Commenting on the leak, Ahmadinejad accused the US government of pursuing a strategy resembling "an intelligence and psychological war game". He asserted it was aimed at having a "political impact," but would fail.
"Nations are aware. Such a game will have no effect. It's so worthless that it isn't worth someone referring to them or wasting time to refer to them," the president told reporters in Tehran.
He alleged the leaks were an "organised" effort by the US to stir trouble between Iran and its Arab neighbours.
Arab nations just across the Gulf are known to be wary of Iran's rising regional influence, military power and nuclear activity. The leaked documents, however, reveal a much higher degree of alarm in the calls for US military action.
The US has helped several Arab nations in the Gulf increase their anti-missile defences and itself has a naval presence in the region.
Binyamin Netanyahu, Israel's prime minister, said the leaked memos provided clear proof that the Arab world agreed with his country's assessment that Iran was the chief danger to the Middle East.
The Saudi king was just one of many Arab voices in the documents calling for tough action against Iran - proof that Israel was not alone in its belief that Tehran was a growing menace to the region, Netanyahu said.
"The chief danger to world peace comes from the Iranian regime's arming and aggression. The important thing is...that more countries, governments and leaders in the Middle East and in the world's wider area understand that this is the fundamental threat," the prime minister added.
He also suggested that a unified front with Arab nations against Iran could bring a "breakthrough" in efforts to bring peace to the region.
Israel has long considered Iran the top danger in the Middle East, citing its development of medium-range missiles capable of striking Israel, its support for militant groups such as Hezbollah and Hamas, and most critically, its suspect nuclear programme.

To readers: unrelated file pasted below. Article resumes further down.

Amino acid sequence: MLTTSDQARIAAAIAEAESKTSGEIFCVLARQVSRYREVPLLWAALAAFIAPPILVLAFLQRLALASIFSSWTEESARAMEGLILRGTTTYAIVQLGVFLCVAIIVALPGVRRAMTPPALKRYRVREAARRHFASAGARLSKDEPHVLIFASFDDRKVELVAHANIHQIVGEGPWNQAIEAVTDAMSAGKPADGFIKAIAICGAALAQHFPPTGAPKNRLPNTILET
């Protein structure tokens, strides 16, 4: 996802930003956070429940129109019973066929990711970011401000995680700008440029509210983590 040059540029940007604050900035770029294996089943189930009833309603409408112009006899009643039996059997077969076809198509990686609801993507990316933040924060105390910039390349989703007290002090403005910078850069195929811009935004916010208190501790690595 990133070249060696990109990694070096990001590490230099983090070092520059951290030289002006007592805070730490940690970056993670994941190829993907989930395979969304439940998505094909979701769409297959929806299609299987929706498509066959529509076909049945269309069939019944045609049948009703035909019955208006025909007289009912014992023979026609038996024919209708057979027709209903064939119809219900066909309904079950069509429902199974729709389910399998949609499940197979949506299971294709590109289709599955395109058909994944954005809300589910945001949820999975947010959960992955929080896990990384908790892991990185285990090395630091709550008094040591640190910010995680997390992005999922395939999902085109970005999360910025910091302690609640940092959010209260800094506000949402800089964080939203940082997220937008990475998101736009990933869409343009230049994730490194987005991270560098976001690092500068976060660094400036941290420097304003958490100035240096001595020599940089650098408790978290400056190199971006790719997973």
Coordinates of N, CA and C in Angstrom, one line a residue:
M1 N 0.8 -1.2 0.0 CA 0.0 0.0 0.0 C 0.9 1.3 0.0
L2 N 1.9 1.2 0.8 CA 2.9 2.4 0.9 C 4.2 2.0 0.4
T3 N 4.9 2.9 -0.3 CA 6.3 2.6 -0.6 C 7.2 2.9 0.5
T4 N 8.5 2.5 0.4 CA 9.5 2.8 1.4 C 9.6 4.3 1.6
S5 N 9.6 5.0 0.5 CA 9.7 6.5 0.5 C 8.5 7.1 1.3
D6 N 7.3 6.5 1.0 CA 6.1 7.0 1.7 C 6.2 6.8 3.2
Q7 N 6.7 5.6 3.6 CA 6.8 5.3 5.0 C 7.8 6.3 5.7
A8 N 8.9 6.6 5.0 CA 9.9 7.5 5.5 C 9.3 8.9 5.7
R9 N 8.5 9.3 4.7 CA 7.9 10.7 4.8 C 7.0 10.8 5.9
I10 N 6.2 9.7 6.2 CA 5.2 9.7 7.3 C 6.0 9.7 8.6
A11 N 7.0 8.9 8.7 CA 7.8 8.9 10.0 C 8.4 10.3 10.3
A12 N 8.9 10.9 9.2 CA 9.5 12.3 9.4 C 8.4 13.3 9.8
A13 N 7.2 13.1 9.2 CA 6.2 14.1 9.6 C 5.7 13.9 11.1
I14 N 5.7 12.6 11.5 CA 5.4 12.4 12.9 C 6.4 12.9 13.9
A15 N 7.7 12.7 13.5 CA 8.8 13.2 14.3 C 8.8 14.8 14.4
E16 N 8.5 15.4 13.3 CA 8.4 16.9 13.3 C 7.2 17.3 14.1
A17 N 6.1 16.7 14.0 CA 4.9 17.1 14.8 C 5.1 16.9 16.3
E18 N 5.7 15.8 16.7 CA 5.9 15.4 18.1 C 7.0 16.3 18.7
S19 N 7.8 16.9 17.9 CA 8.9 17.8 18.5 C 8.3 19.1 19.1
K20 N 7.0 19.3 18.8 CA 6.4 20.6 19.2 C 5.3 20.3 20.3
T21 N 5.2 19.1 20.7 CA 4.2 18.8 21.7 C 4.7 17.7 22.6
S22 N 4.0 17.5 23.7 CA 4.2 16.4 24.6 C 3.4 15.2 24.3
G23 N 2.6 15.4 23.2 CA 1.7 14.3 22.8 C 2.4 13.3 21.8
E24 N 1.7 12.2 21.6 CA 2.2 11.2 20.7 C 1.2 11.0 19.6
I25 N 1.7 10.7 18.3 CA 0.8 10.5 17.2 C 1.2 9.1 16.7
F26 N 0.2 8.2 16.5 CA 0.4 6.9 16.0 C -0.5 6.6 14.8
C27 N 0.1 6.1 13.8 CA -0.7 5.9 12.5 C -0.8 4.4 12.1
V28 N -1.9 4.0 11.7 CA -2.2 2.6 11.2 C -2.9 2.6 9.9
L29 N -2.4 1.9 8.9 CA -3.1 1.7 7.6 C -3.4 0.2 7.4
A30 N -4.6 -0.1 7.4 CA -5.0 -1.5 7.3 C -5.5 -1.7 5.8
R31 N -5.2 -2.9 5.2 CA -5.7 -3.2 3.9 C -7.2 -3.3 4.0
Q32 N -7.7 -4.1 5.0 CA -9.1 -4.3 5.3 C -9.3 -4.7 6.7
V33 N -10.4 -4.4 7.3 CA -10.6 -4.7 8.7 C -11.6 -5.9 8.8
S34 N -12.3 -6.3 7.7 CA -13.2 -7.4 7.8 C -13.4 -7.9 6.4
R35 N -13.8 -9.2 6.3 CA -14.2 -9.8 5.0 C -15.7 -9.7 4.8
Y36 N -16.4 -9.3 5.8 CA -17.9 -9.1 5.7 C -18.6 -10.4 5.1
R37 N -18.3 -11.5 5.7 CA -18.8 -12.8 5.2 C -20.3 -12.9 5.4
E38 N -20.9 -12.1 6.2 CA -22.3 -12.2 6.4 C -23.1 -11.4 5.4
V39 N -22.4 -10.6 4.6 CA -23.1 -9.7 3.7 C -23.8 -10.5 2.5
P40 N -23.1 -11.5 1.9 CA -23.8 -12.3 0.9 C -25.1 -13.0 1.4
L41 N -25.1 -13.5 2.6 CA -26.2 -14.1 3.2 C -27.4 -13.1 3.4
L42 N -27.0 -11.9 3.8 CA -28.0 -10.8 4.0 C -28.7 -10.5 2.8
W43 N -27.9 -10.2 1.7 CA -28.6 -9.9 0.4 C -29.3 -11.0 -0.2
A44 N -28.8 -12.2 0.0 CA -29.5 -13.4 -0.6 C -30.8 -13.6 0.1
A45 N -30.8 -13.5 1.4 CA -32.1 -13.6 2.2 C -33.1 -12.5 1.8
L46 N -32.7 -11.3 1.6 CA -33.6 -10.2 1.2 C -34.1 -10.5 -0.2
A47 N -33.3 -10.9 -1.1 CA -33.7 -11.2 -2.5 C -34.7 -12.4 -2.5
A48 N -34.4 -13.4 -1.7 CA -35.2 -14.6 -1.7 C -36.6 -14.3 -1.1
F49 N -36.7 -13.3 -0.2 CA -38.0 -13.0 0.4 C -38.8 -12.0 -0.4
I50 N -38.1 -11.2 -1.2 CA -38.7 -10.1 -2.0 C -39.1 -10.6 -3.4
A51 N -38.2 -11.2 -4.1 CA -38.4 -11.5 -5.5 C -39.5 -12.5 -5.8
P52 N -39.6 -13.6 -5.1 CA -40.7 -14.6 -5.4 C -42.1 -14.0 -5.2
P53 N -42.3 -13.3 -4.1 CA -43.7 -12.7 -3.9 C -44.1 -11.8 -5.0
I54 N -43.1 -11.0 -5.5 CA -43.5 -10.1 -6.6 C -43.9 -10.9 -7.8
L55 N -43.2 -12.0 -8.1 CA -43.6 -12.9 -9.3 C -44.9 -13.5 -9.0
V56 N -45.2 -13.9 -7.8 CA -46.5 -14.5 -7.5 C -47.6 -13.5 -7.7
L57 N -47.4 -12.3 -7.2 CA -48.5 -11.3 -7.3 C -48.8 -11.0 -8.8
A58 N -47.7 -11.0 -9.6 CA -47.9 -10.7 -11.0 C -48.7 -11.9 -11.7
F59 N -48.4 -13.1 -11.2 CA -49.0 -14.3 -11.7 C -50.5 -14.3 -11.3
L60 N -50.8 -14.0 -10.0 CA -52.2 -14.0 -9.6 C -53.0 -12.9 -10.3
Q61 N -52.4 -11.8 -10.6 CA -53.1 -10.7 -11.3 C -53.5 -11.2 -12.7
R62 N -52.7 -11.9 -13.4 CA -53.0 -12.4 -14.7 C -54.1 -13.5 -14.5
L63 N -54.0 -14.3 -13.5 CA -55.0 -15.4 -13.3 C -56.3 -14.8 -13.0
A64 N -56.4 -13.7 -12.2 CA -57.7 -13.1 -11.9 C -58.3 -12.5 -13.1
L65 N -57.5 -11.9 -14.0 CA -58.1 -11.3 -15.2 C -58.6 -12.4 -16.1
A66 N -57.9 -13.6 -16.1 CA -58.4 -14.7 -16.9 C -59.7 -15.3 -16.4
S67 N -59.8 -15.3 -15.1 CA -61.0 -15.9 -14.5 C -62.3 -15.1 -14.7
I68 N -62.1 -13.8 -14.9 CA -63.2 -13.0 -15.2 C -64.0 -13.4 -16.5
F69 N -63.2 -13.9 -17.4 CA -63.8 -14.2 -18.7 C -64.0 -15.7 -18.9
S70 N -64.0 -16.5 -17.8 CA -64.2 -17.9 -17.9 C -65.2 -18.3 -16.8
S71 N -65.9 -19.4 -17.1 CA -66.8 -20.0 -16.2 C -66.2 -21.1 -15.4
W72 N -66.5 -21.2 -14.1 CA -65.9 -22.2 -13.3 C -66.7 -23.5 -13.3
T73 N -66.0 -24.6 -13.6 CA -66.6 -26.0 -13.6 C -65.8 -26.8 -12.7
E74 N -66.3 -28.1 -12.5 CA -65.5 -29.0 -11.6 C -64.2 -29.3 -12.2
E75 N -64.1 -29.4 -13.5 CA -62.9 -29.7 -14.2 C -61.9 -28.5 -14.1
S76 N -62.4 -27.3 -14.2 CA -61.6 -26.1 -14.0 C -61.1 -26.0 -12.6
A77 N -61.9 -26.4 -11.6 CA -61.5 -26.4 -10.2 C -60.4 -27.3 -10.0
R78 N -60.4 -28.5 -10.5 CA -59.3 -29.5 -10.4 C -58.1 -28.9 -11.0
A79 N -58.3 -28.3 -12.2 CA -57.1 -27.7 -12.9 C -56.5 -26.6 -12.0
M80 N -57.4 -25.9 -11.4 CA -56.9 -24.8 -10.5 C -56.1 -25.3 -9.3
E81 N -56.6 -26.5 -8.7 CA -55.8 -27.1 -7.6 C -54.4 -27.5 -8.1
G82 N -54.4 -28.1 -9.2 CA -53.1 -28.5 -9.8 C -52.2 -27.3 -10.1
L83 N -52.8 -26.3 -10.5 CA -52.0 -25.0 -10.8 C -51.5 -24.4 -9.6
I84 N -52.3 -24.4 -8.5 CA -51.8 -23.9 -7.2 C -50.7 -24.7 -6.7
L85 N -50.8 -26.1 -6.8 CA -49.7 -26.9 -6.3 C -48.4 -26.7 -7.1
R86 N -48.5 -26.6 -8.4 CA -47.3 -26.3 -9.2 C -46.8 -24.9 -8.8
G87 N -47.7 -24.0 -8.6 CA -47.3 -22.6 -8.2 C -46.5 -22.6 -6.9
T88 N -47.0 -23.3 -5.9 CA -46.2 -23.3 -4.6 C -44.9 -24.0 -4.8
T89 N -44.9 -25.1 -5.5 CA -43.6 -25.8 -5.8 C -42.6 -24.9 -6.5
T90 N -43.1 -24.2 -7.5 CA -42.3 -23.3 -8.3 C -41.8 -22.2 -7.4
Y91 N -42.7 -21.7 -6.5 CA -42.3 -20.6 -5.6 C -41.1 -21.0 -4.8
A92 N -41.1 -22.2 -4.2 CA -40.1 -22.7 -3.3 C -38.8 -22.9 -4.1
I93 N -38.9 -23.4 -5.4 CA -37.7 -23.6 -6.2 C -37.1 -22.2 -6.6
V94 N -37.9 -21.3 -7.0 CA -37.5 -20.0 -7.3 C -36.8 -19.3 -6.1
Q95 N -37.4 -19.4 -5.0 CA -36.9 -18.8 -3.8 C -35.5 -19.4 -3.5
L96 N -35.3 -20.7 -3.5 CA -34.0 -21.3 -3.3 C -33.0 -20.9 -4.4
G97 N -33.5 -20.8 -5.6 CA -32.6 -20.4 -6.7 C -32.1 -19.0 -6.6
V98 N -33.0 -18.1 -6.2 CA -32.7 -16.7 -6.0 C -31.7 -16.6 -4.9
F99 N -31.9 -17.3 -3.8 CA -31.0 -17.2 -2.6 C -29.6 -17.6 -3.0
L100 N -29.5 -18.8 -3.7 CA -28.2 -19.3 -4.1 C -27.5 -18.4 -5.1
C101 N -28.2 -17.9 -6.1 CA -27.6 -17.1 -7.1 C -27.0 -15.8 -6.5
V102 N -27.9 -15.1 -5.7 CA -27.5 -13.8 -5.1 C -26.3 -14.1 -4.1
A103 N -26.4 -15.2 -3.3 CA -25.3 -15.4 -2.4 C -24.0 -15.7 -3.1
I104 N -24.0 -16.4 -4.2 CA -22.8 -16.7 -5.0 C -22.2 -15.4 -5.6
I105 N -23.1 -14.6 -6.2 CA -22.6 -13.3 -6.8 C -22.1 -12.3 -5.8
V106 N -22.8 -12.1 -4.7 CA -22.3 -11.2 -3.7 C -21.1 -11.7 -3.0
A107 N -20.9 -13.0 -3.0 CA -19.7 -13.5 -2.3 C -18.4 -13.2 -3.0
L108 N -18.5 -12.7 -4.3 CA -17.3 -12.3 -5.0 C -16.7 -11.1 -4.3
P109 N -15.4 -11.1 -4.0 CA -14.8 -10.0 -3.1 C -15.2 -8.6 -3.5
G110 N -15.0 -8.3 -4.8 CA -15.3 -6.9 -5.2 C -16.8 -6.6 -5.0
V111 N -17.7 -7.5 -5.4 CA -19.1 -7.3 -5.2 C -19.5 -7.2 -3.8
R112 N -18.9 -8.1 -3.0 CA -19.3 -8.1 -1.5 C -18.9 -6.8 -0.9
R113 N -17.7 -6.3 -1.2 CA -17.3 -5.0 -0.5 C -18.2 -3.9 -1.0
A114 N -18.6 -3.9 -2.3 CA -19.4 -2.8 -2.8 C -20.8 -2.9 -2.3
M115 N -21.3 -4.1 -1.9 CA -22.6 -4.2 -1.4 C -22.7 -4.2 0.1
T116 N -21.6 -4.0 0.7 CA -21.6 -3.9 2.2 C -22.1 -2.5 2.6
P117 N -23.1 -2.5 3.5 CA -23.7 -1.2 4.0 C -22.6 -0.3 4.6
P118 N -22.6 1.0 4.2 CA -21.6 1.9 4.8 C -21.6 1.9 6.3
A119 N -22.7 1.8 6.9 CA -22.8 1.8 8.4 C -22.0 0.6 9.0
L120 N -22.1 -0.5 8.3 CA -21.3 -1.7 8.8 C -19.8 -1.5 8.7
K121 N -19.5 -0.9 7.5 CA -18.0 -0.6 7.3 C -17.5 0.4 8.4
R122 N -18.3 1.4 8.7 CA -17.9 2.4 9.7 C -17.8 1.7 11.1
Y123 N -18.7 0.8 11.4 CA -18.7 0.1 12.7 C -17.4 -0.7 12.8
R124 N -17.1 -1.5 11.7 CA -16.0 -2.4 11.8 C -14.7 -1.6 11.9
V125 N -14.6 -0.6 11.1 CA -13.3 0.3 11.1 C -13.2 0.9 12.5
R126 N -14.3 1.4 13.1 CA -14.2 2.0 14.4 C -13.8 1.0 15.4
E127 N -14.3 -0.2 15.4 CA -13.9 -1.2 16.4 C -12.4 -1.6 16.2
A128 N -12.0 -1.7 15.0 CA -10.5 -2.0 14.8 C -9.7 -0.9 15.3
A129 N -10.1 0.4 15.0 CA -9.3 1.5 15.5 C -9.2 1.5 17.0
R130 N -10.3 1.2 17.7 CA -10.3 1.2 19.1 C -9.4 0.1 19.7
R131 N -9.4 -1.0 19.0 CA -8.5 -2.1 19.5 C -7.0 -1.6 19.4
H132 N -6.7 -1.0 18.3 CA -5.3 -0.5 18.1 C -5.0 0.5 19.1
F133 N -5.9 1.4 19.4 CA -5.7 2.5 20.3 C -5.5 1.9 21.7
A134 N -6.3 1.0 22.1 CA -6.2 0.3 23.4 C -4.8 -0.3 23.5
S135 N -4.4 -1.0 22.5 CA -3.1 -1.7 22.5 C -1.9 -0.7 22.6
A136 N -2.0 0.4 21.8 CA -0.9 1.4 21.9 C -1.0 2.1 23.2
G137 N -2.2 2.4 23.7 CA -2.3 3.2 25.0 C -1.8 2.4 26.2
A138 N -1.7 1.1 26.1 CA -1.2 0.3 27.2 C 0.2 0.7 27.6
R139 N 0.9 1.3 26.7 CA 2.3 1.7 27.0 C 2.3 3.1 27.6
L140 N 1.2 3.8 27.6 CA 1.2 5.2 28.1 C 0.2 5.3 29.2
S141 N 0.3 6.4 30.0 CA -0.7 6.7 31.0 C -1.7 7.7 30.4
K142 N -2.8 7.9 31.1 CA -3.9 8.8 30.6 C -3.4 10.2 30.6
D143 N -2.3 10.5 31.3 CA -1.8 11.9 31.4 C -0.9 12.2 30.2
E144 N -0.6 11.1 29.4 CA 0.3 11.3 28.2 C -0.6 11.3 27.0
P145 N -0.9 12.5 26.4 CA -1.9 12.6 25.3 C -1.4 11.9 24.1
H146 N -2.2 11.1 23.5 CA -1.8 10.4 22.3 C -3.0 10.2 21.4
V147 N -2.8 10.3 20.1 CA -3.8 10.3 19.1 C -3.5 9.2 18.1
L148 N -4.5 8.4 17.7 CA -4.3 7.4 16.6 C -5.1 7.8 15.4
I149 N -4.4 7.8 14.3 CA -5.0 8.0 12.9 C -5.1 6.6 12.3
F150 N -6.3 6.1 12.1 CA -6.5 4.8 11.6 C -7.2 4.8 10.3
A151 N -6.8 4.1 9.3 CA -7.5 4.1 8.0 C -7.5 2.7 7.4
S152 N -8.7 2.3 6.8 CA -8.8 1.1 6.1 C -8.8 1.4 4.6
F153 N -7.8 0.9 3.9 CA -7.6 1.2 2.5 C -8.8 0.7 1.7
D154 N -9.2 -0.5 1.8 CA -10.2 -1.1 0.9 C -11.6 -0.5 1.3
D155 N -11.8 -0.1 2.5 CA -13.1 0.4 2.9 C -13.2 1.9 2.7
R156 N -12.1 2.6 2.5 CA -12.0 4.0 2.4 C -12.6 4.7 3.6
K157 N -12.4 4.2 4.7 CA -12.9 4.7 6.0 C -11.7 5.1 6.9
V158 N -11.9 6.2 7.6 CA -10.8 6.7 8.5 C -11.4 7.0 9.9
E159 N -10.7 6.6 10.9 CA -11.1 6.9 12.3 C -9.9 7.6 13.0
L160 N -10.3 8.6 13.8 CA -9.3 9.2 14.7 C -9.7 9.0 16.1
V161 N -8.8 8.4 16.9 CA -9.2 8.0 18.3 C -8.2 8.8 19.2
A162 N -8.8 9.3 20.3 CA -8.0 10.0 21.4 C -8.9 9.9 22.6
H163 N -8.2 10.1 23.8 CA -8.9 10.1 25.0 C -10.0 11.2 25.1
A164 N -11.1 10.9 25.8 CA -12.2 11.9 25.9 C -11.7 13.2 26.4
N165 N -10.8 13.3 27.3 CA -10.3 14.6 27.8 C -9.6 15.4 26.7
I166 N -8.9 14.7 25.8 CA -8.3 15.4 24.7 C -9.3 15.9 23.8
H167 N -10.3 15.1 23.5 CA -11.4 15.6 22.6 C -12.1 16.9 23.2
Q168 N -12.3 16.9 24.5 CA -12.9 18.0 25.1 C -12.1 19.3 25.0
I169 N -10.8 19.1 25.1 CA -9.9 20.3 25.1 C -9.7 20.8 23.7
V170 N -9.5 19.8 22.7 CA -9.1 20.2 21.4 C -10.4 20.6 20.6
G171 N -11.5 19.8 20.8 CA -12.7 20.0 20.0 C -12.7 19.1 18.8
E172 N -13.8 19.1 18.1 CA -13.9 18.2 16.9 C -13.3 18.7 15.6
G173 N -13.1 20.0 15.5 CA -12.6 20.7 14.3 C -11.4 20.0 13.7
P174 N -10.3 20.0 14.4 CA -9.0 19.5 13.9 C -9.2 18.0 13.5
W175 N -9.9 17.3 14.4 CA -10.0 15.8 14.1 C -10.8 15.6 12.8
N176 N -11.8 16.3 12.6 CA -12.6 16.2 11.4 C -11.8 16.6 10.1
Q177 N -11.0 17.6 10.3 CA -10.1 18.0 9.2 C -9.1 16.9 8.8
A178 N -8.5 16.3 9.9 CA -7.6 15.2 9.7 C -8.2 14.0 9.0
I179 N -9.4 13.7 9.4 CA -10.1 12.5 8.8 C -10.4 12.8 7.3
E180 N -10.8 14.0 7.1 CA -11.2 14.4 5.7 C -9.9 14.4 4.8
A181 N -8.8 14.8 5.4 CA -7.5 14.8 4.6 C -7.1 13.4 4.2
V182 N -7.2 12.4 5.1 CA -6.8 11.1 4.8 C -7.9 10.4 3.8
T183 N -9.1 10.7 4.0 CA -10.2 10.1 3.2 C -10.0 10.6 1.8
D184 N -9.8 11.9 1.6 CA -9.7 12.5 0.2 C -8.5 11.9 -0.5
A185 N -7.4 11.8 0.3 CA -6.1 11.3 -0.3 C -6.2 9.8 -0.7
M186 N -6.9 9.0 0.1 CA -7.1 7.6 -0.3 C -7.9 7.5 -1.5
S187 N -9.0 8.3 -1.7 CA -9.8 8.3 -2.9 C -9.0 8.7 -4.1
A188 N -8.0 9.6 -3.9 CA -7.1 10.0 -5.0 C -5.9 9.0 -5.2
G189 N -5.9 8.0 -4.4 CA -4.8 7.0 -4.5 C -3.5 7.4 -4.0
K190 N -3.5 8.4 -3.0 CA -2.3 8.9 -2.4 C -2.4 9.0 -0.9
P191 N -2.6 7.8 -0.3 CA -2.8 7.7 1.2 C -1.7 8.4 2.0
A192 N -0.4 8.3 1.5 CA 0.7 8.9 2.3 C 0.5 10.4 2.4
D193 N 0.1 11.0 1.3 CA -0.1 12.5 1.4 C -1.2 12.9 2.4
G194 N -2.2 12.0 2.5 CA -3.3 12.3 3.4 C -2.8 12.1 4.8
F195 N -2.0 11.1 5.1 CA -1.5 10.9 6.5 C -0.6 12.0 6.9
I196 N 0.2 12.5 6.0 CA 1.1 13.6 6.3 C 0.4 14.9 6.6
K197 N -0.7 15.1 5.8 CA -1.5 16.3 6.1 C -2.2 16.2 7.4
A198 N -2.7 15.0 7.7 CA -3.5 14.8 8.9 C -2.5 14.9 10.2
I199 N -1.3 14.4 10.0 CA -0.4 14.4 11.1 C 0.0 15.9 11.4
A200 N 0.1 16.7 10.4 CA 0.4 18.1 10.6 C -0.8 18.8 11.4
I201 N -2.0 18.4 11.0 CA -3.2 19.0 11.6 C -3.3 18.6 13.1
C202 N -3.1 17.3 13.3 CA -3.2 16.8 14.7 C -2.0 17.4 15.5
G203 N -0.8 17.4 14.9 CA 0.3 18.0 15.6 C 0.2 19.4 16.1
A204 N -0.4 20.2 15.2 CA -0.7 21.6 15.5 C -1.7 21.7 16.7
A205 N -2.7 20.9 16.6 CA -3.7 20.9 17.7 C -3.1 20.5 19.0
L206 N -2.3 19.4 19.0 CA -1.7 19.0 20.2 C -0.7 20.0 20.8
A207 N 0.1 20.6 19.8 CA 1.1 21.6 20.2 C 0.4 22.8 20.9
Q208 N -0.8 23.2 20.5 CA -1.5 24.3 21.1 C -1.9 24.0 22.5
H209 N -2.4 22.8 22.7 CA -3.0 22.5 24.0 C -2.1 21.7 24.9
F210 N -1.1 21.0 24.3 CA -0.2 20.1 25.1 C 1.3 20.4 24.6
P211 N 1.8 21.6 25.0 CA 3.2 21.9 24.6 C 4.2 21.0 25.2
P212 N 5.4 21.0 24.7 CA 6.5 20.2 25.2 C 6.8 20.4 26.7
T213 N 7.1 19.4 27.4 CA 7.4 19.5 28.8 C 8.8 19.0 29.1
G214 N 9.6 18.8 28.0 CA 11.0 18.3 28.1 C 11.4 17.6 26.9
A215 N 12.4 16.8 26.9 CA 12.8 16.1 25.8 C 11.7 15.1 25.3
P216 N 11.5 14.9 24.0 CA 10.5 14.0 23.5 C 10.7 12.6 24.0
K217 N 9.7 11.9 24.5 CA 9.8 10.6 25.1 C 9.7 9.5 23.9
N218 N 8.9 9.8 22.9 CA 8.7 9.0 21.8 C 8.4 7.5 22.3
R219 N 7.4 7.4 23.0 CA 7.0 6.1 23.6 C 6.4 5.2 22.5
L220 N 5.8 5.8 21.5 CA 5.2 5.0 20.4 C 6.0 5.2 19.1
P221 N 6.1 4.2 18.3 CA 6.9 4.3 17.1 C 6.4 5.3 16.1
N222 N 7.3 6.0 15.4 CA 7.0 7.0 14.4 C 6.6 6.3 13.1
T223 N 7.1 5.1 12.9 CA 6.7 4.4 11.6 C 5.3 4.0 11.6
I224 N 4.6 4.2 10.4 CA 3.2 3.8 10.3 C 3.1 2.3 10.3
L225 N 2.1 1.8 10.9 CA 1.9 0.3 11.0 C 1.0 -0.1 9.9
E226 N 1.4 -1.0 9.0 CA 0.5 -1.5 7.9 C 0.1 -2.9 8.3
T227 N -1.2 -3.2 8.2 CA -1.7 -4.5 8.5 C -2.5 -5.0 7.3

The West, and many Arab countries, believe that Iran is developing nuclear weapons. Iran denies the charge.
Russian TV ignored mentions about the country in the leaks. That could be because the cables showed US diplomats characterising the country as a "virtual mafia state."
They also said Dmitry Medvedev, the Russian president, was relatively powerless in the shadow of Vladimir Putin, the prime minister.
The US embassy reportedly referred to Putin as an "alpha dog" who made all the decisions. It vividly added that Medvedev - who one dispatch said often looked indecisive and pale - simply "plays Robin to Putin's Batman."
Italian papers widely reported that the leaked documents included the comments that Silvio Berlusconi, the Italian prime minister "appears increasingly to be the mouthpiece of Putin" in Europe.
They said the documents noted that the two men had a "extraordinarily close relationship, made up of generous gifts and lucrative contracts".
Elizabeth Dribble, the former number two at the US embassy in Rome, described Berlusconi in internal memos to Washington as "incompetent and vain".
She noted that he was "a leader physically and politically weak, tired from too many parties".
Italians on the streets of Rome shrugged their shoulders and laughed over revelations about Berlusconi and their foreign minister said the prime minister was not offended.
James Walston, a political analyst from the American University of Rome, said that there was nothing in the comments on Berlusconi that would surprise anyone regularly reading Italian newspapers, although he added that it was embarrassing for a diplomat to be seen as un-diplomatic.
Walston said that although Berlusconi may be taking the leaks lightly it "undermines his position on the world stage".